Late last year, the film industry in Australia won its first
legal battle against piracy and unauthorised downloading practices
since the amendment of the Copyright Act in June 2015.
As a result of the Federal Court's judgment in Roadshow
Films Pty Ltd v Telstra Corporation Ltd  FCA 1503,
largely used websites such as Torrentz, TorrentHound, IsoHunt and
streaming service SolarMovie, will be shut down, and stopped from
allowing users to download media content without infringing third
parties' rights. Australian users will therefore, be prevented
from downloading music, watching the latest released movie or
famous TV series and shows from these websites.
The decision provides some insights to the wording of the Act,
and what are the obligations imposed on the affected parties.
The blocking power
Under Section 115A of the Copyright Amendment (Online
Infringement) Act 2015, the Federal Court is vested with the
power to raise an injunction ordering Internet Service Providers
(ISPs) such as Optus or Telstra to take the
necessary steps to disable (by blocking or re-routing) websites
infringing third party's copyright. The decision provided some
clarity to the applicable criteria when determining whether an
injunction is to be granted.
Firstly, the Court applied a test of substance (rather than of
form), to determine whether a website infringes copyright. As a
result, the Court analysed the purpose for the creation and use of
the website. If a website was established to give access to
consumers to free (or paid) content and it is currently providing
such service, it would be subject to a blockage if such access is
given without authorisation.
Secondly, the judgement indicated that the website does not
necessarily need to be infringing third parties' rights at the
exact moment when the injunction is being made. This means that if
the website was continuously active at the time the proceedings
were entered, it would be subject to the remedy sought as long as
the website was not taken down on a permanent basis. This approach
is directed to prevent infringers from escaping injunctions by
using technological tools such as temporarily hiding the
Finally, the decision enforces Section 115A(9) by ordering the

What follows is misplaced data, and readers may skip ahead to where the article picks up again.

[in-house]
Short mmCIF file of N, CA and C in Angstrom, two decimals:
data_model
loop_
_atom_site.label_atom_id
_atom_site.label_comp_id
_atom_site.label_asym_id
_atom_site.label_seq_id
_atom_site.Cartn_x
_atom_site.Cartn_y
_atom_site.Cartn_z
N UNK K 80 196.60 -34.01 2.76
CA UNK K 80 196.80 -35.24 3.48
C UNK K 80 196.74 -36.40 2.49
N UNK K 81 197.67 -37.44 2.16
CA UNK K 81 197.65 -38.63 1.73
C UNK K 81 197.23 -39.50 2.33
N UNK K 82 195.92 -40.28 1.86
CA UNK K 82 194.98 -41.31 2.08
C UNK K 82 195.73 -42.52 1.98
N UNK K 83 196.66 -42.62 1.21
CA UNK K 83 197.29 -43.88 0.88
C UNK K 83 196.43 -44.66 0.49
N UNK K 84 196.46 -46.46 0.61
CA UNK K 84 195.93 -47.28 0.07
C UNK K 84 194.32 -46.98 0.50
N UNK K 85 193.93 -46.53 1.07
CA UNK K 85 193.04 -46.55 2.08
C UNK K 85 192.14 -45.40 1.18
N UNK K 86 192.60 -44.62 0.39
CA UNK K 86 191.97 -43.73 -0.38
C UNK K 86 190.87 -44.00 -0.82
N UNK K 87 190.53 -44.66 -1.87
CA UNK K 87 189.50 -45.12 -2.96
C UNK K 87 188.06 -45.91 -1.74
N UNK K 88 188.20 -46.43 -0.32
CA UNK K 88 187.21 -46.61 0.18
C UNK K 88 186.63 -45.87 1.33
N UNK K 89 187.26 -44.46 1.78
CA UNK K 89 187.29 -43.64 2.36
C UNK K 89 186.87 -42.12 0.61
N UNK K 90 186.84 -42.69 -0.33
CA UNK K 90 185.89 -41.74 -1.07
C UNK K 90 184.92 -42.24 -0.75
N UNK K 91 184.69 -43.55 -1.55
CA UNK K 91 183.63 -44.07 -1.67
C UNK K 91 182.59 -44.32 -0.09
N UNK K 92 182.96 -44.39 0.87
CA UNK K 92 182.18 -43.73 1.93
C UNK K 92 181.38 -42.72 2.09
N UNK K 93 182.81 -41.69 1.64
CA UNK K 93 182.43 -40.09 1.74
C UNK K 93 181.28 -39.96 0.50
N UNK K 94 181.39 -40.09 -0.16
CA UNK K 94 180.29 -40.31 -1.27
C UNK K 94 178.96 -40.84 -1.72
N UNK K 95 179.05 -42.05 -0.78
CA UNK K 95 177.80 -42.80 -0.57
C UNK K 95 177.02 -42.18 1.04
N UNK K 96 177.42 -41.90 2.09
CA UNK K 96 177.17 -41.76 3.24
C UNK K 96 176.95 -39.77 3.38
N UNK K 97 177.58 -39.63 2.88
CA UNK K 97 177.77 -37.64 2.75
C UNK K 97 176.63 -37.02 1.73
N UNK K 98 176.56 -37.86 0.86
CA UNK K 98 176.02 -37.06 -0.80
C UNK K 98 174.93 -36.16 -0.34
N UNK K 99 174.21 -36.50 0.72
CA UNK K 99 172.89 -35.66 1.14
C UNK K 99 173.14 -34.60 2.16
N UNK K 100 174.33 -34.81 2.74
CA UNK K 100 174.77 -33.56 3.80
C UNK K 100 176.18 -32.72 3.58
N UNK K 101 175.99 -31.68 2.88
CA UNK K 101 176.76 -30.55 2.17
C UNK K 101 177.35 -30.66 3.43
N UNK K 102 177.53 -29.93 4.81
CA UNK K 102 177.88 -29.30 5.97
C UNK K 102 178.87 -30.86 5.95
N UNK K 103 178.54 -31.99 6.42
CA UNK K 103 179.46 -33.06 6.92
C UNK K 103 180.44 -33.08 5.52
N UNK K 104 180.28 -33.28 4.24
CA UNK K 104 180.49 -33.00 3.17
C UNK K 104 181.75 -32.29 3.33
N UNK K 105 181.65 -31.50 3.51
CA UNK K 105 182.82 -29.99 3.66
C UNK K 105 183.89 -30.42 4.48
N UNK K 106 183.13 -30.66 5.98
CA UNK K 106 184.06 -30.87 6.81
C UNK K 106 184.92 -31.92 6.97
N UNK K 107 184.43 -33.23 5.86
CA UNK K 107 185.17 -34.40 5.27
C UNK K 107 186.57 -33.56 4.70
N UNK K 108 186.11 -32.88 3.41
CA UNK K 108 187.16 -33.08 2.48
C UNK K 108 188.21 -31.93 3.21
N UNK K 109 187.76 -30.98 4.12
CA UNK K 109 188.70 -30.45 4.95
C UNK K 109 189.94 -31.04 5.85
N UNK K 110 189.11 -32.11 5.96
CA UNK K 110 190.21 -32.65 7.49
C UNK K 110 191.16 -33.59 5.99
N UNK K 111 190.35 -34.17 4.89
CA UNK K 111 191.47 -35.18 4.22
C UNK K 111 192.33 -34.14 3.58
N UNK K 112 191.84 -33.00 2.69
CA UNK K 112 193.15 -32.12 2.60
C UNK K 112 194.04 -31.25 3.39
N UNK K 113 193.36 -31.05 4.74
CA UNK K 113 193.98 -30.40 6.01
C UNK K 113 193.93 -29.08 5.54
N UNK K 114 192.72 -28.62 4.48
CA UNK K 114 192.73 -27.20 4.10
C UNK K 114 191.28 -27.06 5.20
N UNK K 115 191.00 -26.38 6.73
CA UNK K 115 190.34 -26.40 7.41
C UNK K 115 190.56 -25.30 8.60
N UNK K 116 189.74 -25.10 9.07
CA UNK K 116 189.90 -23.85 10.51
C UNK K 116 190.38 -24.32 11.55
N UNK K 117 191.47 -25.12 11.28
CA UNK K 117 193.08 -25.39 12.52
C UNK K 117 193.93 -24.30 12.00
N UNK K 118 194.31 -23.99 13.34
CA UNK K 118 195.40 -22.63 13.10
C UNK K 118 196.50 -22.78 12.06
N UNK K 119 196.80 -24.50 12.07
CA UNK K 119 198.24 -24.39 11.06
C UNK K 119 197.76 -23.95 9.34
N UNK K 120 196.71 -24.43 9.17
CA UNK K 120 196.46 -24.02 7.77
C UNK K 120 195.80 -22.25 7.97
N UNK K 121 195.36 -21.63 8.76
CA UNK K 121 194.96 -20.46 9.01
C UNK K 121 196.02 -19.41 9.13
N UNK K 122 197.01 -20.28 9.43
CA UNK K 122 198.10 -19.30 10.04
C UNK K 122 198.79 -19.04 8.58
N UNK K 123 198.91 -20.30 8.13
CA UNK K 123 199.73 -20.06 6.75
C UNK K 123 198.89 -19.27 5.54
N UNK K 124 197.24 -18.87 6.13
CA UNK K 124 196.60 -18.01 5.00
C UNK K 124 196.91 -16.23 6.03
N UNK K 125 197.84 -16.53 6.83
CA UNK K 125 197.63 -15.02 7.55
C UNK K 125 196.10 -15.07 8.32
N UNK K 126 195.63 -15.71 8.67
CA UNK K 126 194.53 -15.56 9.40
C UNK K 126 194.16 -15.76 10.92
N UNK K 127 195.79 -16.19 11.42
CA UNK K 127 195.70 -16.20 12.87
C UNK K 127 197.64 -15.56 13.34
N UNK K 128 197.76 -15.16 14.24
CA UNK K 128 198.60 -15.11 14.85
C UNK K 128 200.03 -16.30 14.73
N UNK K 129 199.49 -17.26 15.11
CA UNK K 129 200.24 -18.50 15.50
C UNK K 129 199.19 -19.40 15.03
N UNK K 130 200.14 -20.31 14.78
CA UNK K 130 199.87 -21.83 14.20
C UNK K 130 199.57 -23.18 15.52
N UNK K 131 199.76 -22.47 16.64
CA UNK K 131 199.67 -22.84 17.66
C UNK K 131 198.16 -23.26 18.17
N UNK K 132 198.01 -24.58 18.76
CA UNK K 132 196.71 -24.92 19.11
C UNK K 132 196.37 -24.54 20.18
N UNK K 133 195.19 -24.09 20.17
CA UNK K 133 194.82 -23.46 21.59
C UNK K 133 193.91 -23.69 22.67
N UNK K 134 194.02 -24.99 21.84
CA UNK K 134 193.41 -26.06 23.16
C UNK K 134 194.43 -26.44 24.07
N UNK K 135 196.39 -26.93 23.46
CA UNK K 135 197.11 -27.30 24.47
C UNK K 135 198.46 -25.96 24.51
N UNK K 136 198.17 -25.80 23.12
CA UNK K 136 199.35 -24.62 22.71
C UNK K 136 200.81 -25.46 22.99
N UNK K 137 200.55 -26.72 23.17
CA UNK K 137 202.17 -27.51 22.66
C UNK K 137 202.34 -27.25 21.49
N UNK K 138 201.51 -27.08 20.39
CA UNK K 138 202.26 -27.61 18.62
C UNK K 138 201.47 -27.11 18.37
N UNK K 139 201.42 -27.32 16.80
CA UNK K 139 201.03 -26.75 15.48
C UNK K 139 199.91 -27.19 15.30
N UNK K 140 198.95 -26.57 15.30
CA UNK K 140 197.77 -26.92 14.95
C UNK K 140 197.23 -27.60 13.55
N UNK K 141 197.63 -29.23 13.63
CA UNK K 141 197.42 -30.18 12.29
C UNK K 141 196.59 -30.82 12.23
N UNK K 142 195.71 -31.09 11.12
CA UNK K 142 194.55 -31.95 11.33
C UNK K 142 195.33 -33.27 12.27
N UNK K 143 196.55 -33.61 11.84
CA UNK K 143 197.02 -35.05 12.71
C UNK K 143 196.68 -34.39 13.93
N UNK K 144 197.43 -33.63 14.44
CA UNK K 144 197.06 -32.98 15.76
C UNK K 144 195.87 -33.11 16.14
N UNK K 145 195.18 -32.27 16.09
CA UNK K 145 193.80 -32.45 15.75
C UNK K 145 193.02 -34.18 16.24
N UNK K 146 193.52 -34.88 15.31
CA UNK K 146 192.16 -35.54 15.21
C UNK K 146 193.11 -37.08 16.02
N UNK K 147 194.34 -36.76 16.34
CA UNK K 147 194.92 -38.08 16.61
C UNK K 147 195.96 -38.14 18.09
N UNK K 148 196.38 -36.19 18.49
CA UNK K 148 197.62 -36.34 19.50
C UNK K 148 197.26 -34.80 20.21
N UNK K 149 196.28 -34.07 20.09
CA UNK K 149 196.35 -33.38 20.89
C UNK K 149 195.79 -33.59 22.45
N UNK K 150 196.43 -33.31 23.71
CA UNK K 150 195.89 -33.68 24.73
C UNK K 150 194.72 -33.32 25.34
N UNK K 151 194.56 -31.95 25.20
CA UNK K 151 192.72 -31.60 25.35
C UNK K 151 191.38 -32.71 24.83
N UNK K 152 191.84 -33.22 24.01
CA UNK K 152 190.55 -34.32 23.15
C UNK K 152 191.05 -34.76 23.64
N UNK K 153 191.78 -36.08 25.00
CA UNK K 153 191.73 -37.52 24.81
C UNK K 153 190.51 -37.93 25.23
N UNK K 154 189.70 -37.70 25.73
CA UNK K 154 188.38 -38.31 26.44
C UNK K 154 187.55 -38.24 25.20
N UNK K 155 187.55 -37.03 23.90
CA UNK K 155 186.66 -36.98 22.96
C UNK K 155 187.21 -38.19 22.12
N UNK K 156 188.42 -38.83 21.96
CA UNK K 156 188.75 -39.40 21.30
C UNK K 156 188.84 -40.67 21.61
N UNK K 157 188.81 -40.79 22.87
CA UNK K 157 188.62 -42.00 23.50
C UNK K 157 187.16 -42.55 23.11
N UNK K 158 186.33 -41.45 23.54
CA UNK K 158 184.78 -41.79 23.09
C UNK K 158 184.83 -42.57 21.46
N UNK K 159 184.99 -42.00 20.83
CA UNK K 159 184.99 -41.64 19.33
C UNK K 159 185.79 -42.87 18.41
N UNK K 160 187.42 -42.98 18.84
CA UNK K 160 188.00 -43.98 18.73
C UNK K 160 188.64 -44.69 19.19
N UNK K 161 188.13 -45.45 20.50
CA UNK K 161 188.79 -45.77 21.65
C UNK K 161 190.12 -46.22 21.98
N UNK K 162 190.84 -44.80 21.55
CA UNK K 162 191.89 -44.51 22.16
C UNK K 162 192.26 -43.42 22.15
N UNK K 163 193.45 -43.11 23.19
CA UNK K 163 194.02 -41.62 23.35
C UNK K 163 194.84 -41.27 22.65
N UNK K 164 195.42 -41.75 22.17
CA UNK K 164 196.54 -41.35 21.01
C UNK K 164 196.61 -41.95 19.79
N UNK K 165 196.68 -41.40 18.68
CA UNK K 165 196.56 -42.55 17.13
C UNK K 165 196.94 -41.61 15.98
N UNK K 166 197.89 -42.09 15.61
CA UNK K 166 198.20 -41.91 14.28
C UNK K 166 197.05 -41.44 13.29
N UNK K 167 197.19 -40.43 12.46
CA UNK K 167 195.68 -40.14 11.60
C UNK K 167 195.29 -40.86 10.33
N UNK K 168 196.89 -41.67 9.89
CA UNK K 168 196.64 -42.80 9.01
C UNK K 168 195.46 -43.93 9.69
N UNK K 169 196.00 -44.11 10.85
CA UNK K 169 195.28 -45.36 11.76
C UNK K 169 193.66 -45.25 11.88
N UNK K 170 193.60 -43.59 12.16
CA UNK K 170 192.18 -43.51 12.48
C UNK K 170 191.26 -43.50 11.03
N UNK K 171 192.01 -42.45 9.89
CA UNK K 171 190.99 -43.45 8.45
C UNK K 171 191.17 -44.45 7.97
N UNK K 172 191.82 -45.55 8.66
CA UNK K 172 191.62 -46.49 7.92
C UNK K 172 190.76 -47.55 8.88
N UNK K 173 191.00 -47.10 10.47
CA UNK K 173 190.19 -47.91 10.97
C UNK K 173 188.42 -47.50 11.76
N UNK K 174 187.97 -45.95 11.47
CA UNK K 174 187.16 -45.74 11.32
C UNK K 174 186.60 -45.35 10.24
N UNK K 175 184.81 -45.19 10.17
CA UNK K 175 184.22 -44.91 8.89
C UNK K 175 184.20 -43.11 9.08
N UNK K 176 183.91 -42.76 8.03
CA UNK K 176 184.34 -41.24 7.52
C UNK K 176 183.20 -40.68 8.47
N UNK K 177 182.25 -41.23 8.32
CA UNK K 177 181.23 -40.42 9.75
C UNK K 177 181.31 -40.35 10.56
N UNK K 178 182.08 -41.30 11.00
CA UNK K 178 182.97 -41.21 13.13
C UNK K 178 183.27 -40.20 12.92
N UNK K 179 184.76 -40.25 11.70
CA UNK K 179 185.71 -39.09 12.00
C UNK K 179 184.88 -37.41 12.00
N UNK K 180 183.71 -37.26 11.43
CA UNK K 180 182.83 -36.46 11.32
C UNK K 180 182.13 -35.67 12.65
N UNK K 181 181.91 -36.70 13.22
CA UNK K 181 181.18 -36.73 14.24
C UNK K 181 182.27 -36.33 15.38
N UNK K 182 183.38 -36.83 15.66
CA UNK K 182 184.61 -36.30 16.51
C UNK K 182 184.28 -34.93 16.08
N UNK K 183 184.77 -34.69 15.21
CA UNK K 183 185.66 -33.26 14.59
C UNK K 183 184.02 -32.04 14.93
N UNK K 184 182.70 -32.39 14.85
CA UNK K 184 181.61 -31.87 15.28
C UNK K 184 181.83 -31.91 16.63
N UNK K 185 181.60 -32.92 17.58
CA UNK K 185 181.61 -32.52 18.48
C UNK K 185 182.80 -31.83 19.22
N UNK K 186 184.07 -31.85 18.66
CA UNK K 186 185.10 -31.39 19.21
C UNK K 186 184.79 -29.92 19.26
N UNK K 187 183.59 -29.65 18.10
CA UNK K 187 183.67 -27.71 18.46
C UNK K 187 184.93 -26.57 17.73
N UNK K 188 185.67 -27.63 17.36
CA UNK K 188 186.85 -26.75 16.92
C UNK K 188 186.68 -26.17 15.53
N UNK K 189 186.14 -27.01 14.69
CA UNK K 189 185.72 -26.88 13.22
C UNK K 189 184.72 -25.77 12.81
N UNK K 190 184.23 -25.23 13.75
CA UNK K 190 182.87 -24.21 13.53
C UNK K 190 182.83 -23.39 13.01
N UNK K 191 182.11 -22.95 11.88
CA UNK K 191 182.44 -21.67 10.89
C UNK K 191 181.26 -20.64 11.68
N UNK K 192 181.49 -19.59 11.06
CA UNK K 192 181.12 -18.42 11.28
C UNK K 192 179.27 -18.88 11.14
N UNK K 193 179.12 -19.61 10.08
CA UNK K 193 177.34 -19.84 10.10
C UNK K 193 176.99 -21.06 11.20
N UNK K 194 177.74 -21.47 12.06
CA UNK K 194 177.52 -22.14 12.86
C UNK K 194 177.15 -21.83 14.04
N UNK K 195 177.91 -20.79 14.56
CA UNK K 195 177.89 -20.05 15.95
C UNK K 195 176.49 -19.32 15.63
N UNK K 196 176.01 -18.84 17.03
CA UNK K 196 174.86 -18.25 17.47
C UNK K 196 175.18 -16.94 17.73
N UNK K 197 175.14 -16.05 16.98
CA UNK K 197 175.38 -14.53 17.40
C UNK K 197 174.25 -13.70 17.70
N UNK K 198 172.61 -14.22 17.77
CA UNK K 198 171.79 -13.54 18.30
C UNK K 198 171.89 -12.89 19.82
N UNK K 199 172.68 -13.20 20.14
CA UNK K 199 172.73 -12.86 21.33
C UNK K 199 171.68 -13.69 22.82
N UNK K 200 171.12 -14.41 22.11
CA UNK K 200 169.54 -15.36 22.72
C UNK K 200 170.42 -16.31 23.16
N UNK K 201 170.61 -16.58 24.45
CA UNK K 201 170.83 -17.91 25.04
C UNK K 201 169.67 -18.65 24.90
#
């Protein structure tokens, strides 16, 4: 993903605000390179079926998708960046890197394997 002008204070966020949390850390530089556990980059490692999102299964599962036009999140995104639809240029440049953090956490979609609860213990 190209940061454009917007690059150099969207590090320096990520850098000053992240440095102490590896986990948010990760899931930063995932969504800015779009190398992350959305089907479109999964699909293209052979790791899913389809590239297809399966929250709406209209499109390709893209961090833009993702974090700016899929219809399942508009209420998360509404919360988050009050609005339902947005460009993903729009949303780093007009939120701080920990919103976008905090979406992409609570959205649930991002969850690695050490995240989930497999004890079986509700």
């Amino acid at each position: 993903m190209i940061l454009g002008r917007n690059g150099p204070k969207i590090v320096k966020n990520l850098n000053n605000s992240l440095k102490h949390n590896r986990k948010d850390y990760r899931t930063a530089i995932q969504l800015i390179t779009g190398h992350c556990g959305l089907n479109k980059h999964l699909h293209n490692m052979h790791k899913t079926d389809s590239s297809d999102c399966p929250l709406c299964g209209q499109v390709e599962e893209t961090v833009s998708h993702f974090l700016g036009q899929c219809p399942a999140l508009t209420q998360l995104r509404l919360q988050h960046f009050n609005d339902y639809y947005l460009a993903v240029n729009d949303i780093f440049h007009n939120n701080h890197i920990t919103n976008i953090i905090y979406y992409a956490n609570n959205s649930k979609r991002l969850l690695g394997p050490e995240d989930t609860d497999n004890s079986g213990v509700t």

applicant, Roadshow Films (Roadshow), to bear the
costs of the services providers to block any access to the
infringing websites. In this case, they were ordered to pay
Telstra, Optus, M2 and TPG $50 per domain name to be disabled, and
to pay the costs and fees for the proceedings. The rationale behind
this order not only follows the norm but also imposes the economic
responsibility on the Roadshow Films who are the ones benefited
with the legal remedy sought.
Sharing the tasks
The obligations imposed by the Court's orders are divided
between Roadshow and the ISP's. On the one hand, the ISP's
are required to take all the necessary steps and measures towards
disabling access to the infringing websites within a certain time.
This encompasses removing access from its content and to re-direct
people to another website. On the other hand, Roadshow is required
to establish and maintain (bearing all costs related to it) a
webpage informing users that the former one infringed copyright,
were subject to a judicial decision and as a result, all the
contents have been removed.
In the battle against intellectual property piracy, the Federal
Court has been given the opportunity to apply the Act and to give
relief to the entertainment industry. This judgment probably
constitutes the first of many future decisions against infringers,
but clearly constitutes a benchmark decision.
The content of this article is intended to provide a general
guide to the subject matter. Specialist advice should be sought
about your specific circumstances.
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